There was general agreement across the panel that Mr Dutton’s comments had been overblown and politically opportunistic. Mr Ferguson said he didn’t think the “Dutton formula” worked in Victoria – “I think everyone’s laughing at it” – and that the mantra of African gangs would soon subside.

“I think it’s a very difficult debate, but I don’t think it’s necessarily a bad debate to have,” Mr Ferguson said.

“You people should not have to go through this,” he said to Ms Nyuon. “But I think what happens, and I’ve seen this happen before, the wave crashes … everything settles. Everyone will get bored with it. And then positive things will come out of it.” He said the media should be telling more positive stories about the Sudanese community, adding that he had recently returned from a reporting trip to Sudan.

But Ms Nyuon countered that the issue was not a “laughing matter”, and that the damage would be long term. “It affects all of us. It affects the job I do. It affects my family.

“When you say it goes away, you are saying it from the perspective of someone who is not in the community.”

Despite declining crime rates in Victoria, a recent Ipsos poll found that voters perceive crime to be the biggest issue facing the state, outstripping healthcare, transport, cost of living, education or housing.

Ms Nixon said that fear was always a potent force in politics. “In the end, this is about making people afraid,” she said. Even if the statistical story showed clearly that fear was unfounded, getting that message across was extremely difficult, she said. “When I was in Vic Police, in the end we just gave up trying to make people not afraid. Every time you worked with a community and tried to get the reality out about the level of crime and the risk that there really was for people in our communities, you’d get a front page headline that stuffed it all.”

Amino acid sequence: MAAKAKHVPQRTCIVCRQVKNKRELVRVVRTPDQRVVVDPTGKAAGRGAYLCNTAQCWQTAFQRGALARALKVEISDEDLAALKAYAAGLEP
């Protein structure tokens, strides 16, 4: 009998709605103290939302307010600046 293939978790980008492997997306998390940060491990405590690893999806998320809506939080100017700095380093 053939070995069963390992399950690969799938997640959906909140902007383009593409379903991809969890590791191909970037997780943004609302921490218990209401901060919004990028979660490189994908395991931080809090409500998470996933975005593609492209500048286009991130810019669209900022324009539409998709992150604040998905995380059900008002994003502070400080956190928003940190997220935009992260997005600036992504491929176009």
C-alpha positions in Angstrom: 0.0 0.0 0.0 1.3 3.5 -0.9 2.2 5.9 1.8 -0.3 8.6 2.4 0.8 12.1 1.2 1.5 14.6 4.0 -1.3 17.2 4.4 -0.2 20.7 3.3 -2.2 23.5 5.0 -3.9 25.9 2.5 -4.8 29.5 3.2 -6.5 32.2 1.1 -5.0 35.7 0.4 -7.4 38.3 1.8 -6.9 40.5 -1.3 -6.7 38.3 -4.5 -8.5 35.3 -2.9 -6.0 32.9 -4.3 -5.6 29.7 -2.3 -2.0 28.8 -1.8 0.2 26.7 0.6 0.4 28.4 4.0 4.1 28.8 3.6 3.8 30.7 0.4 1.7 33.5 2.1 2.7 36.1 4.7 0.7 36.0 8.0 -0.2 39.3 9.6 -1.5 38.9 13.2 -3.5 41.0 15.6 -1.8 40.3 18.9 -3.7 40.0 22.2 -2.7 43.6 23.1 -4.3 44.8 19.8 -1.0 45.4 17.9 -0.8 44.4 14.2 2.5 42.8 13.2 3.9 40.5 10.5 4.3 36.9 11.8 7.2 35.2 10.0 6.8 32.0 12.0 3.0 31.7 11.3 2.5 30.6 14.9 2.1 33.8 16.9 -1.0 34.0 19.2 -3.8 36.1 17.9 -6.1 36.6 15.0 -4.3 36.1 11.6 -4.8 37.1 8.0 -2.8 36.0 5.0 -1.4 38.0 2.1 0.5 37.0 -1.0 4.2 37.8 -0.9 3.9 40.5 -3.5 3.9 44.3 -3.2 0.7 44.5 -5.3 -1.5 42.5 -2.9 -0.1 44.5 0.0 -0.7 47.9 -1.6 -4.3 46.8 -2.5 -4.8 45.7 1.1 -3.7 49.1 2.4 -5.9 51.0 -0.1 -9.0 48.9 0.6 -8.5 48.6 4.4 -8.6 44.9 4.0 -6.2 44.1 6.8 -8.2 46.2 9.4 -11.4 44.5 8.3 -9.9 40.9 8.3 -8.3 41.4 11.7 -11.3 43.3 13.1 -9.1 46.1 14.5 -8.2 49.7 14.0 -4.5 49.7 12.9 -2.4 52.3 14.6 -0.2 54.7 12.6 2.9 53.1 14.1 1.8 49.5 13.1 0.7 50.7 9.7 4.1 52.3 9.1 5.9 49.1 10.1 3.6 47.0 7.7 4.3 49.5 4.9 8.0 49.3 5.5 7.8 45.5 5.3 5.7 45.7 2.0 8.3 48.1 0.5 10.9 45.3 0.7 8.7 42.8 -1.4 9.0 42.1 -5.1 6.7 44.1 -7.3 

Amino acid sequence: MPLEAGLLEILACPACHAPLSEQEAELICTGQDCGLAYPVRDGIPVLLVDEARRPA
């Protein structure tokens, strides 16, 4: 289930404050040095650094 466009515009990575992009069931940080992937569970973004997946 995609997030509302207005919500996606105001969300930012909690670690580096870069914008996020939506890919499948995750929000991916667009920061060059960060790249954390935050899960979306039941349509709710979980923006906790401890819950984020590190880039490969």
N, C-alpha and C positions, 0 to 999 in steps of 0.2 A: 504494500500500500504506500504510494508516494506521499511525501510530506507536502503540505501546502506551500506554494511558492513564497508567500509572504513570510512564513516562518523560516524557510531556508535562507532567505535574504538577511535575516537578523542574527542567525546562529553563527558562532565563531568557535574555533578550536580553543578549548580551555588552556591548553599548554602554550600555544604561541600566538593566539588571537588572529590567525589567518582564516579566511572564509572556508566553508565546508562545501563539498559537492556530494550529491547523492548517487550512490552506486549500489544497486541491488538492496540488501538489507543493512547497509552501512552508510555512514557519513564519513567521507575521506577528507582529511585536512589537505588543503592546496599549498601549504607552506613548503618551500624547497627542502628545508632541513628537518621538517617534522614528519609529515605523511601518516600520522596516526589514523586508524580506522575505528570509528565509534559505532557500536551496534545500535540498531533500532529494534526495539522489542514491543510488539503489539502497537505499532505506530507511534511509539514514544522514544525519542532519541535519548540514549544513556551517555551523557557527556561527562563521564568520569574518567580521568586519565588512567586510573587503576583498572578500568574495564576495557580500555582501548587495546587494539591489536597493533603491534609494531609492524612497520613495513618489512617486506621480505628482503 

At the heart of the debate were questions around the role and responsibilities of the media in reporting on crime in the state. Director of the Centre for Advancing Journalism and panel chair, Dr Andrew Dodd, observed that the Australian media’s code of ethics states that a journalist “should not place unnecessary emphasis on personal characteristics, including race, ethnicity or nationality”, provoking a discussion of when such emphasis was necessary.

Ms Griffin said the general protocol in The Age was to include ethnicity and appearance where an alleged perpetrator was being sought for a crime, when this information was useful.

Michelle Griffin, John Ferguson sitting on the panel, “Race, Politics and the looming election,” convened by the Centre for Advancing Journalism.

Michelle Griffin, John Ferguson sitting on the panel, “Race, Politics and the looming election,” convened by the Centre for Advancing Journalism.

Despite Africans making up one per cent of alleged offenders, their crimes regularly make headlines. Ms Griffin said this sometimes reflected the violent nature of certain crimes, which could have “ripple effects” within the community.

“When a woman has her car rear-ended and she gets out and three youths come up to her and pistol whip her and take her car, that’s not just her little story. It shocks everyone she knows, everyone who knows everyone who knows her. And all the other people around her. Those stories unfortunately trump stats every single day.”

Mr Ferguson said including ethnicity was not an editorial decision, rather that most stories were simply passing on the information provided by Victoria Police.